All my newspaper life, stretching back to the beginning of my apprenticeship on a local weekly in 1963, I had been overawed by the strength of the print unions. In Fleet Street I discovered that they ran the show. Indeed, throughout the 1970s I had been a militant member of the National Union of Journalists, so I had first-hand experience of wielding union power.


During the winter months of 1985 it was obvious that MacKenzie was convinced that the Big Bang was about to happen, often confiding to us that “the boss [Murdoch] is going to show those bastards”. On occasion he openly taunted compositors: “You lot haven’t got much f**king longer… You’re history.” The printers were baffled – was he just being his usual obnoxious self or did he know something they didn’t? Asked to explain, he would simply hold a finger to his lips and give an exaggerated wink.


The very idea of a wholesale sacking of the mechanical staff was too impossible to imagine. How could a paper be prepared without the linotype operators, compositors and proof readers? How could it be printed without the hundreds of skilled men who manned the presses? Even if it could be produced, how could it be distributed when the rail unions would support their printing brothers?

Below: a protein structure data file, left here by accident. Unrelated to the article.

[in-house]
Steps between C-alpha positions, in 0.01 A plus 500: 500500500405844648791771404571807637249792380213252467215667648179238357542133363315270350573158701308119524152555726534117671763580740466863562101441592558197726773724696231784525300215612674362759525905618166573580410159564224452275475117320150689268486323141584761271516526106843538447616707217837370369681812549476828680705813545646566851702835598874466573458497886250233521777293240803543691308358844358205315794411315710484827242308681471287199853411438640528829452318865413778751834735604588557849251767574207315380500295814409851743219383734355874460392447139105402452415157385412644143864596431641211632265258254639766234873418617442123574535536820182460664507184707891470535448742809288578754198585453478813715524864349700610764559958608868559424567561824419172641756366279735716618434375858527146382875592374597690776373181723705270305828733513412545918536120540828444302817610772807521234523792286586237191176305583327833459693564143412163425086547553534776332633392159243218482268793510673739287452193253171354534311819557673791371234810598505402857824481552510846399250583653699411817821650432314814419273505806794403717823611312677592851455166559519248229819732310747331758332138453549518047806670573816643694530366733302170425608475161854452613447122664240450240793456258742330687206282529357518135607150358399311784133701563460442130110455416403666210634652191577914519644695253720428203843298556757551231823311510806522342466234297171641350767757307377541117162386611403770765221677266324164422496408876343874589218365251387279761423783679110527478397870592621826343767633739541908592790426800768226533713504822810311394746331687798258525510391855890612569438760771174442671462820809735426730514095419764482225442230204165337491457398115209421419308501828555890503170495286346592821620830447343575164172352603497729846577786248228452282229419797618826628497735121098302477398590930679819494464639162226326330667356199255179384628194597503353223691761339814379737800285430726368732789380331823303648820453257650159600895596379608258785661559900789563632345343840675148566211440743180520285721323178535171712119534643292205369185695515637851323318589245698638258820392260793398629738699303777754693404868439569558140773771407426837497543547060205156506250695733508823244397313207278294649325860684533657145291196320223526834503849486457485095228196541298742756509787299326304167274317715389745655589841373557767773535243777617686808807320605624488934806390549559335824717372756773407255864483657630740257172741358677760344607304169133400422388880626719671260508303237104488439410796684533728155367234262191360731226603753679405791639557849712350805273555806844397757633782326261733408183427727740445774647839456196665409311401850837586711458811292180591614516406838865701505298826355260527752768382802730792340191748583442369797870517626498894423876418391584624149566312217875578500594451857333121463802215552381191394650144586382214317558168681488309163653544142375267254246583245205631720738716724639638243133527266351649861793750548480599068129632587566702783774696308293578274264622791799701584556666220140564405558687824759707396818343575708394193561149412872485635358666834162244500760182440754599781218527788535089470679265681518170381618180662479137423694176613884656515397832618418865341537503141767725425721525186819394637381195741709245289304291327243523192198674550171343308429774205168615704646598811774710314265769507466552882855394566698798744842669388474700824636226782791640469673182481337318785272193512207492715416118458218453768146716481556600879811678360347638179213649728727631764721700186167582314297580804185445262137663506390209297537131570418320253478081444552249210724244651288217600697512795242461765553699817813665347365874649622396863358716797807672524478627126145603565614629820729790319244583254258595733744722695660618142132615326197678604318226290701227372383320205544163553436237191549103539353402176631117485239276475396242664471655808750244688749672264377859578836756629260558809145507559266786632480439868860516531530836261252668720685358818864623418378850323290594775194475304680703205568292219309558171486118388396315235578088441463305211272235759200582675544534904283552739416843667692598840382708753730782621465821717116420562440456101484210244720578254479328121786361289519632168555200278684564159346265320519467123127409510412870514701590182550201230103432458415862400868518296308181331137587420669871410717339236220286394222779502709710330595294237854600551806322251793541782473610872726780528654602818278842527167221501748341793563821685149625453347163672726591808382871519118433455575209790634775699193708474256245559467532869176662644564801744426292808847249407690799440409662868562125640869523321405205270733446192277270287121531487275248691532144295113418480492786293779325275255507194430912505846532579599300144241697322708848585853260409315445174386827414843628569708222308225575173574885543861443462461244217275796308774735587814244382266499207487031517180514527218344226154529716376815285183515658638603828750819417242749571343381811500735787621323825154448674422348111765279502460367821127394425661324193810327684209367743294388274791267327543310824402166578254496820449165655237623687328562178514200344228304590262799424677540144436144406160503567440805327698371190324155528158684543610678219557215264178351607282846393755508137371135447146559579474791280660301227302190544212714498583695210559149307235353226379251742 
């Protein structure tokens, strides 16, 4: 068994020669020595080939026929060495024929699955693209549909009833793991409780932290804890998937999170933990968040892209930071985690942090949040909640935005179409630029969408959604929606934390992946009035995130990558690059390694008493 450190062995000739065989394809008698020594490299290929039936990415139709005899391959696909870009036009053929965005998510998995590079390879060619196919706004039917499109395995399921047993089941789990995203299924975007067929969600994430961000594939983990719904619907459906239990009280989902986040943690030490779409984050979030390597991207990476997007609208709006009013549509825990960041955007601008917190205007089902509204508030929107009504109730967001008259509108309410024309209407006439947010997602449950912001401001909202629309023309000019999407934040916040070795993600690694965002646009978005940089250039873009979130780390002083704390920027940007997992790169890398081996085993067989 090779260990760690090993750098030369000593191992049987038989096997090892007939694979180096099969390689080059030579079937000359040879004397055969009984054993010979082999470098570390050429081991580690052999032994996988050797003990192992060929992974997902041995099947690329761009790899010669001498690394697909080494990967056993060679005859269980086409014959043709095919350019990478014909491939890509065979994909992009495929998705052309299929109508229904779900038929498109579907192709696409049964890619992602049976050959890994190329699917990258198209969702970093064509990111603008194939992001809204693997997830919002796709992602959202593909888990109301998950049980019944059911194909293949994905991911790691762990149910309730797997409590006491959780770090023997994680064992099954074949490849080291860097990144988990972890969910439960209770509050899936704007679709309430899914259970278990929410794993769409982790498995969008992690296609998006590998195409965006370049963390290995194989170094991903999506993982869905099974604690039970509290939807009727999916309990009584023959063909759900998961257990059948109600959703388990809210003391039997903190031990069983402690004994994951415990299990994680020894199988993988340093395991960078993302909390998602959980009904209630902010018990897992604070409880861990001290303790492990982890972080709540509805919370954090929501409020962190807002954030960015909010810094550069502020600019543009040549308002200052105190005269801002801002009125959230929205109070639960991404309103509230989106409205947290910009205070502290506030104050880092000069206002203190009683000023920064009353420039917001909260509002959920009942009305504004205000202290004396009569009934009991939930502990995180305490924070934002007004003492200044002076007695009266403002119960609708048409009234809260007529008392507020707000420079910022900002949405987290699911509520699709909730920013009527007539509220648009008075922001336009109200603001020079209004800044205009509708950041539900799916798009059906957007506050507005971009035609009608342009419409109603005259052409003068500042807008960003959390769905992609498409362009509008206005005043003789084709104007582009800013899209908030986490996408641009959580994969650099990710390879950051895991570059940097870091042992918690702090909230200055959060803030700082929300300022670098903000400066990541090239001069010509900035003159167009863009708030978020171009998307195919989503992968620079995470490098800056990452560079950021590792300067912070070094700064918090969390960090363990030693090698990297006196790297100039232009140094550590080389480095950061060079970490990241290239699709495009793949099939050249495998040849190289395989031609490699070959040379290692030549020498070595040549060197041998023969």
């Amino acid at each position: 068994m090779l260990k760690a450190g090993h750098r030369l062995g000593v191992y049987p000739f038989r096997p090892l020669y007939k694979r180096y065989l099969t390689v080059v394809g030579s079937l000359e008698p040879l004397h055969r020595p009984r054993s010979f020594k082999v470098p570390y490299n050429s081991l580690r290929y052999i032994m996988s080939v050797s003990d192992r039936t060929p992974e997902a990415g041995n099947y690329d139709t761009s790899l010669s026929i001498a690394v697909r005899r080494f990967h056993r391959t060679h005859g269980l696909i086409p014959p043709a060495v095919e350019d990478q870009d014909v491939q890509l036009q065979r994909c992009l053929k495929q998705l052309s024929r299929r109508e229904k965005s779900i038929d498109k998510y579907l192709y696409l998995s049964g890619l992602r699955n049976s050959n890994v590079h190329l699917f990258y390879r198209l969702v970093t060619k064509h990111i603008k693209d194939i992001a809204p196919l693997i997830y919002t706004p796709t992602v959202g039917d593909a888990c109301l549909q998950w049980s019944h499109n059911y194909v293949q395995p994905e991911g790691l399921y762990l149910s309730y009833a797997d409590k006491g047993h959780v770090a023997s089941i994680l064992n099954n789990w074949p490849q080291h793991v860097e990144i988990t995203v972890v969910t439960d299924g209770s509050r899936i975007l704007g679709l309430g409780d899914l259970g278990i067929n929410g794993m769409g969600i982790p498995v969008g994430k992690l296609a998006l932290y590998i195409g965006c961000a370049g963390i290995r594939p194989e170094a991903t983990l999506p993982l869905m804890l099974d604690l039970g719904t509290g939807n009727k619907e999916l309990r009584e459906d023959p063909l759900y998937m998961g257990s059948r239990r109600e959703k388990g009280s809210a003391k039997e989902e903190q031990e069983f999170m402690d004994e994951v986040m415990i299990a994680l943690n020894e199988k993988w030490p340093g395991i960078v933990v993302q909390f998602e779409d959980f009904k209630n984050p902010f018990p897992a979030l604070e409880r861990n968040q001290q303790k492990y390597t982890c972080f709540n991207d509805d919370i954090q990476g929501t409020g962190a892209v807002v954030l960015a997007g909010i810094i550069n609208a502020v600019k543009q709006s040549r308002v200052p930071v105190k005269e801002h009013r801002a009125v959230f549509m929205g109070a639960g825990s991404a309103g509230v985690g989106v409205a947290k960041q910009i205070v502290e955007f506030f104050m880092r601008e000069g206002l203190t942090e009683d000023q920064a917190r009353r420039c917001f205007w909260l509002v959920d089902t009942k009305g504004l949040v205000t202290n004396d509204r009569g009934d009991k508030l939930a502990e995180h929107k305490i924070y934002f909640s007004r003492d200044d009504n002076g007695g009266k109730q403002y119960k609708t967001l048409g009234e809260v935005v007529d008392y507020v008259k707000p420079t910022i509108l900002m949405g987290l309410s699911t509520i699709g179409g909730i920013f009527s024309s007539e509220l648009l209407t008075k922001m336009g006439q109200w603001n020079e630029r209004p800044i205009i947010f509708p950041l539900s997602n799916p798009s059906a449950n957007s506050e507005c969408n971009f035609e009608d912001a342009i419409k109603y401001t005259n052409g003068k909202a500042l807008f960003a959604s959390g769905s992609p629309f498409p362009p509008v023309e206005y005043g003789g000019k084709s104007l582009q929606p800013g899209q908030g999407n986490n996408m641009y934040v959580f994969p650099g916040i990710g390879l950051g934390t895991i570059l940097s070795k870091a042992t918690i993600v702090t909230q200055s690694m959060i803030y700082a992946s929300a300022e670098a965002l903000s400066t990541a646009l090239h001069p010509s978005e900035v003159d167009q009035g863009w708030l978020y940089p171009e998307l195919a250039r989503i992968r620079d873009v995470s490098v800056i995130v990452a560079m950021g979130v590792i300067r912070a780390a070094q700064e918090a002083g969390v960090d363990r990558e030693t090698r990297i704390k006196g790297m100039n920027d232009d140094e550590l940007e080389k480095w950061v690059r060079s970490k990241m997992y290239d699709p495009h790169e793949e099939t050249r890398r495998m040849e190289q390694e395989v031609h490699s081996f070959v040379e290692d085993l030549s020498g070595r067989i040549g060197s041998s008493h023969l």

I soon changed my mind after entering the place that was soon to become known as Fortress Wapping. I stepped first into the clean, airy press hall to see shiny blue machines being tended by men in spotless overalls.


Upstairs, in what was to become the Sun’s rough and ready editorial office for the following couple of years, were lines of new desks. On each one sat a computer terminal and keyboard. A posse of electricians scurried around, tugging at wires snaking through open ducts in the floor. The Wapping vanguard of journalists under the guidance of the giant figure of a night desk executive, David Banks, were working frantically, readying themselves for the moment the unions walked into Murdoch’s trap and he ordered the moonlight flit from Bouverie Street and Gray’s Inn Road to Wapping.